Then she waxed reflective. “I had a dog when I was young, though. Boots was his name and he used to follow me to school –I lived in a small town with not much traffic,” she was quick to explain, lest I think she was careless about its safety. “We used to share everything, I remember.” She risked a quick, guilty glance at my face to see if she had transgressed, even at that age.

“And then I got parasites –cryptosporidium­. My mother made me memorize the word; she says I got it from being licked in the face by Boots. I remember I had terrible diarrhea and cramps, but I also remember her telling me that there was no treatment for it and that because of what I let the dog do, I was going to have parasites for the rest of my life… She had a drinking problem at the time, though, so she soon forgot about it… I didn’t.” She sighed somewhat theatrically and continued. “After that initial attack of diarrhea I never had the problem again, so like about so many other things, maybe she was wrong about that.”

I nodded reassuringly. “People with intact immune systems seem to be able to restrain it –keep it in check. And besides, how certain were they of the diagnosis back then?”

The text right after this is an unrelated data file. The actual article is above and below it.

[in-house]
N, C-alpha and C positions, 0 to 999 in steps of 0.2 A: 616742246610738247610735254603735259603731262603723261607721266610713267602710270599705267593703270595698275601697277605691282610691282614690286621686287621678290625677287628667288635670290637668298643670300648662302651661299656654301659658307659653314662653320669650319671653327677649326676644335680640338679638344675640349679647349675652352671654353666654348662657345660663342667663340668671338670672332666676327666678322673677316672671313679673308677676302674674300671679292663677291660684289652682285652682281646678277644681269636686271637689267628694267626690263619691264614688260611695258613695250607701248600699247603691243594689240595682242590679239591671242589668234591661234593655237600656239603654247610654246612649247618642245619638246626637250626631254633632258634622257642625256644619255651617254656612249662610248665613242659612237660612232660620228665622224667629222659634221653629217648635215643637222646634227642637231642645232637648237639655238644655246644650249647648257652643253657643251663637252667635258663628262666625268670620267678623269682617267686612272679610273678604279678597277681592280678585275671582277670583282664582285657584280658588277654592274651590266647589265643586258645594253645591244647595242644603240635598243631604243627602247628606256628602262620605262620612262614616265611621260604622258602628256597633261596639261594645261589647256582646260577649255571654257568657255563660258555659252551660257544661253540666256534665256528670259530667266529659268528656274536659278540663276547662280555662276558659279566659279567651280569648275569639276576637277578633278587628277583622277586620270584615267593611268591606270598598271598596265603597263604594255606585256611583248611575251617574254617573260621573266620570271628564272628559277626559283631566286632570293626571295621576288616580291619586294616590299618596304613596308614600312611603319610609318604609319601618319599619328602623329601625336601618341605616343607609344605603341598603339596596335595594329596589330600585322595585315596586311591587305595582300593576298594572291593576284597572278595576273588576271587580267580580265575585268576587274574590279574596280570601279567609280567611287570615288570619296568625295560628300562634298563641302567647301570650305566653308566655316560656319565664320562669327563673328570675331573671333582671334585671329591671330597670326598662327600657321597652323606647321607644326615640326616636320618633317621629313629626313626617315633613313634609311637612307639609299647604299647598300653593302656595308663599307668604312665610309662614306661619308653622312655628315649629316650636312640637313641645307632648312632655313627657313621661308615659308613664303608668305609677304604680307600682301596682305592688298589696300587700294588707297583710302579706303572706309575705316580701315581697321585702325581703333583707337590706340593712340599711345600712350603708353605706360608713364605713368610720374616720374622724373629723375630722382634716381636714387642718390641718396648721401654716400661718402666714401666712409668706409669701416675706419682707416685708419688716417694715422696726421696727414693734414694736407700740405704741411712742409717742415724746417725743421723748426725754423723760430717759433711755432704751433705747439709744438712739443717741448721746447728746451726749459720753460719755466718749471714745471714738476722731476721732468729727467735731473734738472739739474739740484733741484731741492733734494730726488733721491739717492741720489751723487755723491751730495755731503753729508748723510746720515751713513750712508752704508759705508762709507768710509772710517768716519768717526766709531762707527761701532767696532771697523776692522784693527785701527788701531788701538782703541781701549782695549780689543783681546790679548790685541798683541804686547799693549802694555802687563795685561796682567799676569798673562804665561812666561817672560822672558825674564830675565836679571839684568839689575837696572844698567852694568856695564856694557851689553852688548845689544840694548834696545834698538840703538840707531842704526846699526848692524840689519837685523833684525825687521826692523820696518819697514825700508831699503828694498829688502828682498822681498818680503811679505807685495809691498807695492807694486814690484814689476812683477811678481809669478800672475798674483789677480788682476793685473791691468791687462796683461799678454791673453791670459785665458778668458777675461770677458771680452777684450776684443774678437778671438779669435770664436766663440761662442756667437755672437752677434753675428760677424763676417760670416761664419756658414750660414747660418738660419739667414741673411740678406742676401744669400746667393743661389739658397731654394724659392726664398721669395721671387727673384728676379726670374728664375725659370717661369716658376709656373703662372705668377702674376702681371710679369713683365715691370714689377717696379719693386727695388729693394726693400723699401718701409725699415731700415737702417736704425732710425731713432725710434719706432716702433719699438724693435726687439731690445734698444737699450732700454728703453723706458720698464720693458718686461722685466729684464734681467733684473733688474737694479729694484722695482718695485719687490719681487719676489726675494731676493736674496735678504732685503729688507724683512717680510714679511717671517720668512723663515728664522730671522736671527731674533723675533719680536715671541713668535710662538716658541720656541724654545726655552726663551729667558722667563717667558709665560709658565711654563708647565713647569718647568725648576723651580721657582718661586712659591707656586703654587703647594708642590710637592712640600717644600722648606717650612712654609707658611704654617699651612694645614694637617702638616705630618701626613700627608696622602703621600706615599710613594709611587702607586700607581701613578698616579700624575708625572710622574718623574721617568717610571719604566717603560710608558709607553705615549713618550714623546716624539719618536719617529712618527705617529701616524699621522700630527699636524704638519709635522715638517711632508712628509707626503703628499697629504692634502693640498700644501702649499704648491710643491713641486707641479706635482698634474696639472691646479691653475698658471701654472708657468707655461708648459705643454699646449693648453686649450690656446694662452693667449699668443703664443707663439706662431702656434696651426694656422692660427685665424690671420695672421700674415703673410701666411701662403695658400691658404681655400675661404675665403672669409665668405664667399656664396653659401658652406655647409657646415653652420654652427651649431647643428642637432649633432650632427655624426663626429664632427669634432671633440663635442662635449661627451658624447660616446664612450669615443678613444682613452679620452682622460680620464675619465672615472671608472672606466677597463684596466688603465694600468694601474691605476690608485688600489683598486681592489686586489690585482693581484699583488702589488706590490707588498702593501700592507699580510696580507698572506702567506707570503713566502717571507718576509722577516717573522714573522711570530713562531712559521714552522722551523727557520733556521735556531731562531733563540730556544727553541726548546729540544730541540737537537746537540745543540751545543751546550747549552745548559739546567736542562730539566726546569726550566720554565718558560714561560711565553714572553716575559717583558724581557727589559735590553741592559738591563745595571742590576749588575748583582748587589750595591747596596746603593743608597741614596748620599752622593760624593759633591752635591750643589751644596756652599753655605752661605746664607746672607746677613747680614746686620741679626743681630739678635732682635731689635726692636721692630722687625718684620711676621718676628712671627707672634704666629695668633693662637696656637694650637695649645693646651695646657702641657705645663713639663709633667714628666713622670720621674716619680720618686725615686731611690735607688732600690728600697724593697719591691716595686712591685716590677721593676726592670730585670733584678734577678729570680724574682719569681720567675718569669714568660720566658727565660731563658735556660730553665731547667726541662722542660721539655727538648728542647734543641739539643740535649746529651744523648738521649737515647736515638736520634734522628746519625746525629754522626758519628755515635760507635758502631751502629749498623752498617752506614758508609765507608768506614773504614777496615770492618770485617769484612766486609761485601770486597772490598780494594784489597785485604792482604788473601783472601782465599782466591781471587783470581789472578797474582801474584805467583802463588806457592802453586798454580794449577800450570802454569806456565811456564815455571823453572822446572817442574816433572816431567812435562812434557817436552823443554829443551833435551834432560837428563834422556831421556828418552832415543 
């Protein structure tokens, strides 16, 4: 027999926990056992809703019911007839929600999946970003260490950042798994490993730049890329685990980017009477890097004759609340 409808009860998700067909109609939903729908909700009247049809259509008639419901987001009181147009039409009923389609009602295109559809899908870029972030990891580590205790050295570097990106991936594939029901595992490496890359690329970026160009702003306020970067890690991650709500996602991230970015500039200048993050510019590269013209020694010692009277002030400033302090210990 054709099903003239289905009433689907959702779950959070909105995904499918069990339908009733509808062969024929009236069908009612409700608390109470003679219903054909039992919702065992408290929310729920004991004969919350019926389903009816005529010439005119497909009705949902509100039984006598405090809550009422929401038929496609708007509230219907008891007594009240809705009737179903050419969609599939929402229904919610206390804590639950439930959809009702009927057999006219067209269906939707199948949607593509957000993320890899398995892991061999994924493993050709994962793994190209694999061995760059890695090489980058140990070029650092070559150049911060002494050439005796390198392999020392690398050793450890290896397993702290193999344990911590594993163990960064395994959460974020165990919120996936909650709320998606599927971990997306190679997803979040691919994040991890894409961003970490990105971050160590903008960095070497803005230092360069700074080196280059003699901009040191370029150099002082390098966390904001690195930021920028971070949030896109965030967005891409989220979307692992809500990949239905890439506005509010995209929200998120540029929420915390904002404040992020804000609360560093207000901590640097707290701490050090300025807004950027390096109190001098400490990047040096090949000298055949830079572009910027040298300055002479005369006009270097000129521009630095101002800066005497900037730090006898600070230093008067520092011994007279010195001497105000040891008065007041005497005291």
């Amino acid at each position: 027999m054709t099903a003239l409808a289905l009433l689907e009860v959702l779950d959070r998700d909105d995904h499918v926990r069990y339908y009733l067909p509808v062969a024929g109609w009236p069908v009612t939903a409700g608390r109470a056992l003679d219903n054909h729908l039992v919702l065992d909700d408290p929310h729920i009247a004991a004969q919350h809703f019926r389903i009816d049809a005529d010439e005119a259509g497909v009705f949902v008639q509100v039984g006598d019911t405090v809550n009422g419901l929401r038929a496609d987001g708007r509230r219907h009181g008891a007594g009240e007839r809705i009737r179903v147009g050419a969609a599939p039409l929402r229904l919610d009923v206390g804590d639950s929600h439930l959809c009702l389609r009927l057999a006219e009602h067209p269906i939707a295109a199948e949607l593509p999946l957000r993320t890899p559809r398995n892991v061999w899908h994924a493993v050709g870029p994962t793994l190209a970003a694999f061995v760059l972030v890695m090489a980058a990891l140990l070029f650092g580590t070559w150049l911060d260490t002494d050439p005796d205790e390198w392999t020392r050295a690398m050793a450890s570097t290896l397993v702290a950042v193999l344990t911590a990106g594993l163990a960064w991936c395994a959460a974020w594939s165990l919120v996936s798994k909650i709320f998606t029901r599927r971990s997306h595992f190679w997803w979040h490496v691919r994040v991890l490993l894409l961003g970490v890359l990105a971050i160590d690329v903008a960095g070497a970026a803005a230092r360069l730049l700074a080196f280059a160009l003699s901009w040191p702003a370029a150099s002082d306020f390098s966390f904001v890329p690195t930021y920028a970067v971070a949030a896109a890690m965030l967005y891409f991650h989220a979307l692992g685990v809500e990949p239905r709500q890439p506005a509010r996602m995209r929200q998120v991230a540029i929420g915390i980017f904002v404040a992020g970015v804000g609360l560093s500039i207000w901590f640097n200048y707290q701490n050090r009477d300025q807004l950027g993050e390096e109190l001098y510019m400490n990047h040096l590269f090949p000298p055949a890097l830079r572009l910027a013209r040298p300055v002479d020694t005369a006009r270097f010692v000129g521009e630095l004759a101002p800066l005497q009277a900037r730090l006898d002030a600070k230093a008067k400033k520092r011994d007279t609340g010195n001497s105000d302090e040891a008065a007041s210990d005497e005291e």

She shrugged. “It was just something my mother told me…”

A sudden look of panic attacked her face. “The immune system is dampened in pregnancy isn’t it?” But before I could explain what that meant, her eyes opened like she’d seen a ghost. “Am I going to give it to my baby?”

The answer, of course, is probably not –especially if the condition is not active during the pregnancy- but using a ‘probably’ would only inflame her anxiety. I find when there is a heightened level of concern that actually looking it up on the computer as they sit and watch, is very reassuring: I am then au courant. So I Googled the Center for Disease Control website for ‘infections in pregnancy’ (http://www.cdc.gov/ncbddd/disasters/infections.html) and printed it out for her. It wasn’t much, but it seemed to help. It didn’t do anything to foster a more tolerant attitude towards dogs, however…

That night, as I sat reading in the living room in front of a crackling fire and my own dog lay dreaming near the fireplace, I got to thinking about my own life with dogs. Was I at risk? But then, when I stirred in my chair and one of his eyes opened and stared at me curiously, I realized it didn’t really matter. The risk was worth it.

Umm, I did wash my hands this time after he wandered over and licked them, however; but I think he was just telling me not to worry about him